bbx The Effective Executive — preface

What needs doing?

Who Is An Executive?

Every knowledge worker in modern organization is an “executive” if, by virtue of his position or knowledge, he is responsible for a contribution that materially affects the capacity of the organization to perform and to obtain results.

To be reasonably effective it is not enough for the individual to be intelligent, to work hard or to be knowledgeable.

Effectiveness is something separate, something different.

But to be effective also does not require special gifts, special aptitude, or special training.

Effectiveness as an executive demands doing certain—and fairly simple—things.

It consists of a small number of practices, the practices that are presented and discussed in this book.

But these practices are not “inborn.”

In forty-five years of work as a consultant with a large number of executives in a wide variety of organizations—large and small; businesses, government agencies, labor unions, hospitals, universities, community services; American, European, Latin American and Japanese—I have not come across a single “natural”: an executive who was born effective.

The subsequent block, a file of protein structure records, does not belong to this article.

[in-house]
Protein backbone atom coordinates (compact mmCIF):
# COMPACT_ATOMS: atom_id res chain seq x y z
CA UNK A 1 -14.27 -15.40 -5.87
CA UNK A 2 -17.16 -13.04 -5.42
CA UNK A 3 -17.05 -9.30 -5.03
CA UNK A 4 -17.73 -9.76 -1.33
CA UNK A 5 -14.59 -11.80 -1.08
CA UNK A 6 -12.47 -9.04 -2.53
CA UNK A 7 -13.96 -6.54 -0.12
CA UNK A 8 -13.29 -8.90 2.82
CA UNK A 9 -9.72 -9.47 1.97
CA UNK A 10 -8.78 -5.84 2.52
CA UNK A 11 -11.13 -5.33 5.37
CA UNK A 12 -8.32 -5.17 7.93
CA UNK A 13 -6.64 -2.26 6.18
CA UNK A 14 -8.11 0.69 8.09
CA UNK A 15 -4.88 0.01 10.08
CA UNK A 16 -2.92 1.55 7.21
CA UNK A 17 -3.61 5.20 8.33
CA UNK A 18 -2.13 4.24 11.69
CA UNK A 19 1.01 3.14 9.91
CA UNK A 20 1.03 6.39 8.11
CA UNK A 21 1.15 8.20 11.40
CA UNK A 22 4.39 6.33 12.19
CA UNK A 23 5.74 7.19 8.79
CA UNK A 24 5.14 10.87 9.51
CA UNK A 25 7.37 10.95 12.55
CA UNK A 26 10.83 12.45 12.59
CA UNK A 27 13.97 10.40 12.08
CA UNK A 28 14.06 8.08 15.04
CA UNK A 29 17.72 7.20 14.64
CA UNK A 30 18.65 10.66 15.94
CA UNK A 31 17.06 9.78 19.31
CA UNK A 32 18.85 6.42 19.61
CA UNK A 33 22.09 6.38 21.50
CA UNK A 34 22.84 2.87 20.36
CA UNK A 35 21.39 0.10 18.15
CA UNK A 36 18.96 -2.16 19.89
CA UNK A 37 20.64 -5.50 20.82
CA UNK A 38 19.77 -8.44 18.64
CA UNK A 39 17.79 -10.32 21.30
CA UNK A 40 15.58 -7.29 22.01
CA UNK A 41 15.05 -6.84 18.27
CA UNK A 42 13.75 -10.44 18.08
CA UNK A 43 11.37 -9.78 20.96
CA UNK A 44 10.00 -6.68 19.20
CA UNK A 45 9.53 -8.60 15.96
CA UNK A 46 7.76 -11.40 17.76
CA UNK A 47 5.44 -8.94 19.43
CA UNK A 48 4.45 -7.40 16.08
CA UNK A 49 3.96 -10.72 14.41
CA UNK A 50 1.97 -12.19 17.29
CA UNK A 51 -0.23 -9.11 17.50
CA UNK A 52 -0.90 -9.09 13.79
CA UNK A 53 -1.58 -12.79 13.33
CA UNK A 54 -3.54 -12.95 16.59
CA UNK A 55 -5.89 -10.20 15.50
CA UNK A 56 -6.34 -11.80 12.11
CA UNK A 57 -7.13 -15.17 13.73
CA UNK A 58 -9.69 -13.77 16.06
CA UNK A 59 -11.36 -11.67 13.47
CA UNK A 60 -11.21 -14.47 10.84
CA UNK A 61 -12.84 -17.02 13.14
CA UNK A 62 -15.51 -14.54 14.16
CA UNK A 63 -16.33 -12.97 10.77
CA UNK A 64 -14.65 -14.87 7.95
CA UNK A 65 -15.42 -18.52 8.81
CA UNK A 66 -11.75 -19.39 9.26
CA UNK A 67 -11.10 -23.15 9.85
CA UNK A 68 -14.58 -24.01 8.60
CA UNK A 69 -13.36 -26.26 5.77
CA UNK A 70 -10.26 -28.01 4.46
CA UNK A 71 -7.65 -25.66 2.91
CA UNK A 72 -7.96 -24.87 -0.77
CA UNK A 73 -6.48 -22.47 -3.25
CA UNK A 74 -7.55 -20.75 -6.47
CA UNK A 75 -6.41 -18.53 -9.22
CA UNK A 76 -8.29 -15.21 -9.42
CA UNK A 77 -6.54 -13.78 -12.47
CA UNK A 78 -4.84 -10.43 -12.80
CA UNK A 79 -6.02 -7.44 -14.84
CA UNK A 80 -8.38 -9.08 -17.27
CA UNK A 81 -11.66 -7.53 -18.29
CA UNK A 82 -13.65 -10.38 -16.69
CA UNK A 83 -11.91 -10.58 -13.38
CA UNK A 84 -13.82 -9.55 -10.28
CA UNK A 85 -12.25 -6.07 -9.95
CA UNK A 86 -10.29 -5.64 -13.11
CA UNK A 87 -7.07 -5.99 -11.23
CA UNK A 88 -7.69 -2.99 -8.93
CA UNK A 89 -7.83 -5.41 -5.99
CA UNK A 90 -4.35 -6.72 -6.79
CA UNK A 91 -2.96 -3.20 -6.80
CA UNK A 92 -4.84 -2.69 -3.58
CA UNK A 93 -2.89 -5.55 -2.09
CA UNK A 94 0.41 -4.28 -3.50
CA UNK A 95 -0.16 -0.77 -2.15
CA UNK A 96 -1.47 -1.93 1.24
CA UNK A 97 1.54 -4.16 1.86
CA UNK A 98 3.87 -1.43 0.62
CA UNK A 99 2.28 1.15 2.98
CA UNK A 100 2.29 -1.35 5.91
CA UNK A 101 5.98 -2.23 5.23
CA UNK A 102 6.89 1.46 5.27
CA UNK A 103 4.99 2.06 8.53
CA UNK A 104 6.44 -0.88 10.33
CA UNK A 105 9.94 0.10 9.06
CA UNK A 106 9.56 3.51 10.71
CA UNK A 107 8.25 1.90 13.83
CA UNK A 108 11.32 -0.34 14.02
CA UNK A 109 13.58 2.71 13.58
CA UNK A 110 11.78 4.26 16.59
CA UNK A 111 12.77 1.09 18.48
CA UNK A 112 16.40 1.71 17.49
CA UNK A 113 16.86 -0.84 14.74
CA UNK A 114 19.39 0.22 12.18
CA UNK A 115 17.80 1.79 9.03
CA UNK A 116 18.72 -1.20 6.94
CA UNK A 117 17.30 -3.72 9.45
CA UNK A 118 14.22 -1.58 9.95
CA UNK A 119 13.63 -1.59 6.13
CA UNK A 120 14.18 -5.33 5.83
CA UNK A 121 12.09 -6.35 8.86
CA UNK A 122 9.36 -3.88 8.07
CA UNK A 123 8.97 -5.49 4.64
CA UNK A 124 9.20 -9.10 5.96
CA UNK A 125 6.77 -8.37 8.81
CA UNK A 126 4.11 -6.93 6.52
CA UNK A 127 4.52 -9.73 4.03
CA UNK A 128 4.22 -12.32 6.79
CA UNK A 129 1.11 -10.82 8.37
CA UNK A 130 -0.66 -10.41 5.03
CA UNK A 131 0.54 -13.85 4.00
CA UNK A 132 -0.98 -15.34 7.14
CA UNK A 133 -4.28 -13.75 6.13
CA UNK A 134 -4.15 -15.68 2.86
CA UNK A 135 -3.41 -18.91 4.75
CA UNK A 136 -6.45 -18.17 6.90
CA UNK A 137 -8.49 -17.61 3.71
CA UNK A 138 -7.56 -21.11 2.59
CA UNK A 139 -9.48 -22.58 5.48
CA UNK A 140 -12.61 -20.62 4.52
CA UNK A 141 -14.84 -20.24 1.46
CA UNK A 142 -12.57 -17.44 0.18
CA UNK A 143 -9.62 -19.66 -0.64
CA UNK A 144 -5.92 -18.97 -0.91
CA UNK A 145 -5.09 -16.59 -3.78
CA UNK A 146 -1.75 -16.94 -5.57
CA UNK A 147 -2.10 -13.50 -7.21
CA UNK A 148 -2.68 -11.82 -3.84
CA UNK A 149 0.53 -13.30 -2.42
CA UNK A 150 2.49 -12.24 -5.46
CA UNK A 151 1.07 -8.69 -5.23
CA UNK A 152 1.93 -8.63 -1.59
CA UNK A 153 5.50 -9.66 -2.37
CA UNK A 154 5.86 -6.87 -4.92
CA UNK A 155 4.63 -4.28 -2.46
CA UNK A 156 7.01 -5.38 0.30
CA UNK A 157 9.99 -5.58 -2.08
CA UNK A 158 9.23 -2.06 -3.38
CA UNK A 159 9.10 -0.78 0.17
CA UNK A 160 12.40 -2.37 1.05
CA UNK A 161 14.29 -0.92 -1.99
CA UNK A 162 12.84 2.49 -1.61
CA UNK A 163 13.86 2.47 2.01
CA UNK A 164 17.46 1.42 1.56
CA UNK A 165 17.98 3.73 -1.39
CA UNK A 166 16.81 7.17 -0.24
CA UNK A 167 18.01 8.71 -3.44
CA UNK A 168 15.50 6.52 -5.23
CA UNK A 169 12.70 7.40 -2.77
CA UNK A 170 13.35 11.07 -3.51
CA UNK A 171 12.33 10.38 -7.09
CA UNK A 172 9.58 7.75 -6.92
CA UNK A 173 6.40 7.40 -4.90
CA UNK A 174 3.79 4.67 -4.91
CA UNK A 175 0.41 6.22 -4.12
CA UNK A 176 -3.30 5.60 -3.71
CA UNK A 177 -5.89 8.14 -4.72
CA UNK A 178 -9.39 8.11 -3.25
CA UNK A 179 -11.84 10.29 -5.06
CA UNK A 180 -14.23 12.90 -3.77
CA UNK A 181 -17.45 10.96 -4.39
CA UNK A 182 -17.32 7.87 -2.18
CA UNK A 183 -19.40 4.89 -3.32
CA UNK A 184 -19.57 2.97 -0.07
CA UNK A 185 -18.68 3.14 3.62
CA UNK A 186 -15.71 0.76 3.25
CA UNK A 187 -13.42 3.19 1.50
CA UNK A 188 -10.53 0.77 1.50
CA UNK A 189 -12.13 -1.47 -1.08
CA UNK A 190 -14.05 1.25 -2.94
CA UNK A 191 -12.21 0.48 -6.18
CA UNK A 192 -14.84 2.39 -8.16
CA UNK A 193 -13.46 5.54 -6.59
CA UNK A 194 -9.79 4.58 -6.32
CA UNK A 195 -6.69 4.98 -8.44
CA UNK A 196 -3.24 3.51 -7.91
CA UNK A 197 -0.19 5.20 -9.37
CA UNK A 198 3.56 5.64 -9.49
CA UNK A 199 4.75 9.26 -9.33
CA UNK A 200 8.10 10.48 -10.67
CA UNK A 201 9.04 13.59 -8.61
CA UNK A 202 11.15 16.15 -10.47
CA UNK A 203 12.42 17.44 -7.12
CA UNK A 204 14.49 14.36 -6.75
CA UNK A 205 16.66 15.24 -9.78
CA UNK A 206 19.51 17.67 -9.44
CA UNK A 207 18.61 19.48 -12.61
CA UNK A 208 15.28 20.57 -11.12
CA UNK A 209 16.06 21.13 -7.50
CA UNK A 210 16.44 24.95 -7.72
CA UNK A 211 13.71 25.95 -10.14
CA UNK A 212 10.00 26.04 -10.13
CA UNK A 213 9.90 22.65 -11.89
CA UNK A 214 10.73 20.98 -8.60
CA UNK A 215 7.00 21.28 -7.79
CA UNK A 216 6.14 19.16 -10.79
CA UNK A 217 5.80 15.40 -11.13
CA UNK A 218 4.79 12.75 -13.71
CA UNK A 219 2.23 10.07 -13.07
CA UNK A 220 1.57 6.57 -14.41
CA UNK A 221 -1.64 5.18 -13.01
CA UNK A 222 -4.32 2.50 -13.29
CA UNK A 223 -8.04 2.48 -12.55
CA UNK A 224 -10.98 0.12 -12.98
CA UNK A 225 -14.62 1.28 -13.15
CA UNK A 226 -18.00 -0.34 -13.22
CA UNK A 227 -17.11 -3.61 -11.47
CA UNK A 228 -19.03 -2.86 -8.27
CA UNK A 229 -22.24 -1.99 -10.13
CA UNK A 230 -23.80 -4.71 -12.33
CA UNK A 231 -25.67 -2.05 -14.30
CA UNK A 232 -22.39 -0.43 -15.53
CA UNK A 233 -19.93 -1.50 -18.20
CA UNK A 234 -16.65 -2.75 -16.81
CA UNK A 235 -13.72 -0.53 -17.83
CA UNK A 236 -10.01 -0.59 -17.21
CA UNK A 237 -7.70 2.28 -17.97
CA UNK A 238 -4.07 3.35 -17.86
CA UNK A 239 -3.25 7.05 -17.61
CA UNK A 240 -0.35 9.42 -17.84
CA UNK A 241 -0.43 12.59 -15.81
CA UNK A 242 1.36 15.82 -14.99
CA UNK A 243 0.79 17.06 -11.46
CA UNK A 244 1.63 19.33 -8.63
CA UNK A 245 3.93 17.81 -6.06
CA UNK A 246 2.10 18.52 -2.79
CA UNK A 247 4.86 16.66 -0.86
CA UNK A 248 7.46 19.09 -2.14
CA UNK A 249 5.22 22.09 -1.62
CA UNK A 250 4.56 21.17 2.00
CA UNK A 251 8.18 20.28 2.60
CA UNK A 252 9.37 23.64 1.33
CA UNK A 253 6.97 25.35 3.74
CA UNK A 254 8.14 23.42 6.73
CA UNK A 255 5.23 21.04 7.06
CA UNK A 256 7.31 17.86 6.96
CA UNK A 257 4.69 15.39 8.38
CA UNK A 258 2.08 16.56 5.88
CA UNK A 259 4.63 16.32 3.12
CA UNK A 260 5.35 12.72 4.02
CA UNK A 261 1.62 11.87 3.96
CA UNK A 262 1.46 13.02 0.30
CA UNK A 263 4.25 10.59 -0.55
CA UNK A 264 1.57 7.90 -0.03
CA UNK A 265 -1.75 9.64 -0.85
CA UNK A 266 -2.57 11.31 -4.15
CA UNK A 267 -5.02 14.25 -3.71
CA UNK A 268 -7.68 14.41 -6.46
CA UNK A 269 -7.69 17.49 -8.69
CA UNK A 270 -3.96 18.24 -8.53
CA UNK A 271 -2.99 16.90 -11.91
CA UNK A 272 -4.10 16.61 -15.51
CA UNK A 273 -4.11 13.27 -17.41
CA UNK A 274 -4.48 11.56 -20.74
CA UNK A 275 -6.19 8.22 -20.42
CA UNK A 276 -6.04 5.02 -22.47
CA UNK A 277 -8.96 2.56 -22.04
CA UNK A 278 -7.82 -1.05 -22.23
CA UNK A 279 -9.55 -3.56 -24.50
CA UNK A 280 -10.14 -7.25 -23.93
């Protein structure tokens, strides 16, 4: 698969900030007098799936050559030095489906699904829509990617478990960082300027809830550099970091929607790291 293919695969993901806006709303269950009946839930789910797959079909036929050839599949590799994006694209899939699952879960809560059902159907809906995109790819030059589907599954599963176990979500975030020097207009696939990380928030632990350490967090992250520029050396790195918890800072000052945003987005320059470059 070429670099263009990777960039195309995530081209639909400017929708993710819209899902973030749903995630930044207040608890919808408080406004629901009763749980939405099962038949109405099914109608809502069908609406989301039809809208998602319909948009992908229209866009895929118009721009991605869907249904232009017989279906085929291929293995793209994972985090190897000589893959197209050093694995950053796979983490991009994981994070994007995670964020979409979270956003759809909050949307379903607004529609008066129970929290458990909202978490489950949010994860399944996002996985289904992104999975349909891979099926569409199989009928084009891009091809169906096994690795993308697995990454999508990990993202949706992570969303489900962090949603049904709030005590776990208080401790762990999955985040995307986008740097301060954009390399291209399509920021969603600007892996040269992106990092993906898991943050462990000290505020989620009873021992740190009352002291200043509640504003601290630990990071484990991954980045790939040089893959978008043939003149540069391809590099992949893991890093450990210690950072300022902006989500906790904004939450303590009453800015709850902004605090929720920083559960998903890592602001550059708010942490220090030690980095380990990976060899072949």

All the effective ones have had to learn to be effective.

And all of them then had to practice (calendarize this?) effectiveness until it became habit.

But all the ones who worked on making themselves effective executives succeeded in doing so.

Effectiveness can be learned—and it also has to be learned.



… Self-development of the executive toward effectiveness is the only available answer.

It is the only way in which organization goals and individual needs can come together.

The executive who works at making strengths productive—his own as well as those of others—works at making organizational performance compatible with personal achievement.

He works at making his knowledge area become organizational opportunity.